In heavy saucepan, bring coconut milk to boil. Reduce heat to medium; cook, uncovered, stirring occasionally, for 35 to 45 minutes or until liquid evaporates and coconut solids start to separate from oil (see Tip). Cook, stirring constantly, for 15 to 20 minutes or until coconut solids turn golden brown.
Stir in rice, sugar and salt; cook for 3 to 5 minutes or until well coated. Stir in water, raisins and cinnamon; return to boil. Reduce heat to low; cover and cook for 15 to 20 minutes or until rice is tender and most of the liquid is absorbed. Cover and let stand for 5 minutes; fluff with fork.
Meanwhile, heat oil in large high-sided skillet set over medium-high heat. In batches, fry plantains for 2 to 3 minutes per side or until golden brown all over. Transfer to paper towel–lined tray. Season with salt.
Divide rice among bowls; top with fried plantains and avocados. Garnish with cilantro.
Look for coconut milk without any stabilizers, such as crystalline cellulose or xanthan gum (if coconut milk does have some stabilizers, it may not separate in Step 1, so add 2 tbsp coconut oil or vegetable oil when boiling).
As the liquid and coconut solids separate, the paste will stick to the bottom of the saucepan. Just keep stirring and scraping until that coconut paste, or titoté, turns a rich golden-brown color. You may be able to find a jar of this coconut reduction in the ethnic food section at your local grocery store, but nothing beats freshly caramelized coconut!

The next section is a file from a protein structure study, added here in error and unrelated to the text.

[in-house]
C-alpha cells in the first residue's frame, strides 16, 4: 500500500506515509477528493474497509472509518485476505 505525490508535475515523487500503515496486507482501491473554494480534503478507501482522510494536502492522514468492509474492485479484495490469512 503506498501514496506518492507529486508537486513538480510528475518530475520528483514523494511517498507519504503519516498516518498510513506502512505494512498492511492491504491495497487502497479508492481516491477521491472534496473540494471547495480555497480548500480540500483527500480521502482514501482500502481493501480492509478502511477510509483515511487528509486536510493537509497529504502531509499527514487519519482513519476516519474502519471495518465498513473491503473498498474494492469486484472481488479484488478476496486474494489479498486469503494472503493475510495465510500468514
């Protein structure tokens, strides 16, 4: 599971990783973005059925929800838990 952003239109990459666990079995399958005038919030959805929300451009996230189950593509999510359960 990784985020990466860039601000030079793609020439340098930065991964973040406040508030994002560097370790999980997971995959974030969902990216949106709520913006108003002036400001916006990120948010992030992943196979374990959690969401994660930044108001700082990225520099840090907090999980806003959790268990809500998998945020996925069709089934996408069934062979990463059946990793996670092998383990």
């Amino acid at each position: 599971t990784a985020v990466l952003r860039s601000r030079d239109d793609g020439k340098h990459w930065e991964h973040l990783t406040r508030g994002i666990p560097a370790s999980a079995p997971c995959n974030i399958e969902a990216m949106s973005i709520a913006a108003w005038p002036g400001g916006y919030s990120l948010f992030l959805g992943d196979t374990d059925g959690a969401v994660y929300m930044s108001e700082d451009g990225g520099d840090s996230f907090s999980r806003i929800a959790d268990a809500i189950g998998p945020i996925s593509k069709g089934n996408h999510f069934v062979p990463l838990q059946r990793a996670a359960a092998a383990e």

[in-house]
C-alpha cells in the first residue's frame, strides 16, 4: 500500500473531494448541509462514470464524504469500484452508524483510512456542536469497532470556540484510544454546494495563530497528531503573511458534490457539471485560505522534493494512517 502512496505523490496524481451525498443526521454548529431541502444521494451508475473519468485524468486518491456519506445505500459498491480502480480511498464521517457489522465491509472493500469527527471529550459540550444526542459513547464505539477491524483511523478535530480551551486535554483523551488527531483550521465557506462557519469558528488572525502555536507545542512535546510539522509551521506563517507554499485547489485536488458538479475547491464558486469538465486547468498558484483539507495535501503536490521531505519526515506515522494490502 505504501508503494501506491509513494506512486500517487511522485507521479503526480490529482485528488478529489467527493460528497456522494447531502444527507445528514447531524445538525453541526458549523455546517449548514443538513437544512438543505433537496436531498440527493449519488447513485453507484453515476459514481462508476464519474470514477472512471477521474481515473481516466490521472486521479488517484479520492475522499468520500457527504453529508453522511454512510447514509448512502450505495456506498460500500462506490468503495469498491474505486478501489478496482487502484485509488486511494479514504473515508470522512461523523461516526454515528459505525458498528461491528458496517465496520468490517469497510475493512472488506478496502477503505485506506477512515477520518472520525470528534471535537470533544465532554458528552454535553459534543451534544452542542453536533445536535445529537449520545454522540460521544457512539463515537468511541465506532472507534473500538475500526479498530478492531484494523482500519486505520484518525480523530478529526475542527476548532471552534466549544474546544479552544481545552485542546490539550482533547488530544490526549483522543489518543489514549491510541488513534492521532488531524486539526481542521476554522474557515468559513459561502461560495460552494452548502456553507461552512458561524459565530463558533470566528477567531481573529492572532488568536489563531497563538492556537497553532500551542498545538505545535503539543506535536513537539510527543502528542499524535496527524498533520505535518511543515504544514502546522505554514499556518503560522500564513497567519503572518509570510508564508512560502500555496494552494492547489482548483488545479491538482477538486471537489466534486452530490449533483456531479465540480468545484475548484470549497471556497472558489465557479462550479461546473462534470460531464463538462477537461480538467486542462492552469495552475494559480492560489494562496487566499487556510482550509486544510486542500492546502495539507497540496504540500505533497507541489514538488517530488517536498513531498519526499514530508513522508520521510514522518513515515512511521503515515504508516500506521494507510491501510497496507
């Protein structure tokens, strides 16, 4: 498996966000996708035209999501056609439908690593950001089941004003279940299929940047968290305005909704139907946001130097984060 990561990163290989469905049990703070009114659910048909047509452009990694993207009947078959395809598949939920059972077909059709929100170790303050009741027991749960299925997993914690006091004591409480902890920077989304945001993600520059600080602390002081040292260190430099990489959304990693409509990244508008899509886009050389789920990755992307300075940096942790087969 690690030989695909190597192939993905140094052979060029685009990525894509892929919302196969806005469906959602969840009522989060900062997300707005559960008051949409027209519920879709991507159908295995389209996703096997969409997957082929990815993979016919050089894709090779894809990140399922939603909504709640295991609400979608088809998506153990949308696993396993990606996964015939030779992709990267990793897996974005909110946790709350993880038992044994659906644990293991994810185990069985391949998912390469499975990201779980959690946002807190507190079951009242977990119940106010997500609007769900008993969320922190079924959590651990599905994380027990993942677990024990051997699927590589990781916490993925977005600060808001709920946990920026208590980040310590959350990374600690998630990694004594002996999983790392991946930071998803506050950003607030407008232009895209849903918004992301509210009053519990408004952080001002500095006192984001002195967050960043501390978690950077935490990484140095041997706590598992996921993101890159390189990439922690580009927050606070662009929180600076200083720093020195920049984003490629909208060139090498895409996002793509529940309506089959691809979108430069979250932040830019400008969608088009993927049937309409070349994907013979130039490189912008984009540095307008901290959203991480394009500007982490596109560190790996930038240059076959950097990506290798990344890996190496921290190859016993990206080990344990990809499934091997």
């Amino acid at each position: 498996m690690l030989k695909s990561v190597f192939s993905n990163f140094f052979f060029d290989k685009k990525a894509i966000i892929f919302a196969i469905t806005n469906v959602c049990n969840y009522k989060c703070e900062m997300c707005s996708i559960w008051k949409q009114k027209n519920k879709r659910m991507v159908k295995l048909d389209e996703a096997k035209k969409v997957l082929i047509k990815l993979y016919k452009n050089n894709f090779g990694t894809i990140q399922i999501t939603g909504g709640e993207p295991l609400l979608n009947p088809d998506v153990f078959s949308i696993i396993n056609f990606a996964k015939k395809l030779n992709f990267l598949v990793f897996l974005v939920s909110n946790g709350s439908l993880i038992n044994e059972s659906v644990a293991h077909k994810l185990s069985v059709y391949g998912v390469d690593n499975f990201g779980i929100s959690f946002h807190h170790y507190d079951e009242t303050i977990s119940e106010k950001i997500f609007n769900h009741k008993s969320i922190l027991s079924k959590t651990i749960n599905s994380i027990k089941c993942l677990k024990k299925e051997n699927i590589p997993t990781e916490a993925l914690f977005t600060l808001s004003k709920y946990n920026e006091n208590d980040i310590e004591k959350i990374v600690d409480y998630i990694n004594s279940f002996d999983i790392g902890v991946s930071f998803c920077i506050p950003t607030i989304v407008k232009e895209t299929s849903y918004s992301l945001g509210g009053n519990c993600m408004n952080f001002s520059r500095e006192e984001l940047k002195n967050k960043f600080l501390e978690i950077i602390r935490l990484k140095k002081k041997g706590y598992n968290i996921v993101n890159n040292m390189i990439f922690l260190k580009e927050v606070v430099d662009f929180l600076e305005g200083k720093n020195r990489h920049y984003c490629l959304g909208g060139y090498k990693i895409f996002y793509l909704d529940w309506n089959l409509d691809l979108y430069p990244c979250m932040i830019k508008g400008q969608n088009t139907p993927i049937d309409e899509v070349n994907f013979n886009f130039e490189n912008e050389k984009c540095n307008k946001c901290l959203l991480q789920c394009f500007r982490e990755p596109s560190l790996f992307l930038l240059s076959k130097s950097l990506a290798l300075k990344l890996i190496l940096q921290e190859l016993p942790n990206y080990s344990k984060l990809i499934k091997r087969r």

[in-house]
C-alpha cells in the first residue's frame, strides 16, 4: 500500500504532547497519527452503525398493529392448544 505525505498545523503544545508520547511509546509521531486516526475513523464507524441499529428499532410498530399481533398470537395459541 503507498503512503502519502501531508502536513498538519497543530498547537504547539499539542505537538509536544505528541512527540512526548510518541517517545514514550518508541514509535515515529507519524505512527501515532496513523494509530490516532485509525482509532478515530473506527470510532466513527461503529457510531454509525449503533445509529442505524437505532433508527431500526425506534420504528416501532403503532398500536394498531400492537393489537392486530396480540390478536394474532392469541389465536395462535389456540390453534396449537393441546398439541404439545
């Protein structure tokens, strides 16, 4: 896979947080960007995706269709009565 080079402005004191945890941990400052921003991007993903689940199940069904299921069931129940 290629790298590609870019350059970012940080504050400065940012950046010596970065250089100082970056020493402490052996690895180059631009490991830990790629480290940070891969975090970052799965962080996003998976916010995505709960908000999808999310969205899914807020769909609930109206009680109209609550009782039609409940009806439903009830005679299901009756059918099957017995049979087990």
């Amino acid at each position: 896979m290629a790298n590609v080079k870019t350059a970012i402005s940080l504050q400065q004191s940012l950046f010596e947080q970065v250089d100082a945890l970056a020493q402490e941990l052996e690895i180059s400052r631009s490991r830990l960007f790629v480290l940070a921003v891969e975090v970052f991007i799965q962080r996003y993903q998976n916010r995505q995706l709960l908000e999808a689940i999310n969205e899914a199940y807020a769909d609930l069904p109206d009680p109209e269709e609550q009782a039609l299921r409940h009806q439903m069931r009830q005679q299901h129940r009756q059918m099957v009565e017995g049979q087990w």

For a quick coconut fix, it doesn’t get much easier than Easy Coconut Rice.
Slight variations in grains, spices, and preparation methods all have a big effect on how coconut rice will turn out.
Savory: Cooked with that coconut milk reduction, arroz con coco is a savory Latin American dish, often served with seafood or meat.
Sweet: Boiled in coconut milk, sweet rice has a stronger, sweeter flavor. Double down on those sweet notes by topping your rice creation with fresh fruit or coconut cream like in this traditional Mango Sticky Rice.
Spiced: Also, this is the only variation that is typically made with Basmati Rice, not jasmine. This rice is less starchy, so rather than being as creamy, it’ll be more fluffy. Sprinkle in some coconut flakes and spice before serving alongside a mouthwatering curry .
– While it is just as easy to peel as a banana when it’s ripe, green plantain requires a bit more effort. Slice both ends with a sharp knife, cut a slit from end to end, and then open it up.
– If you aren’t frying them immediately after cutting them, toss them into a bowl with salted water: this will keep them from discoloring.
– For an extra burst of flavor, fry the plantains in coconut oil.
– Don’t flip your plantain medallions too quickly! You don’t want to miss out on that caramelized goodness – that crispy texture and toasted flavor is the best part!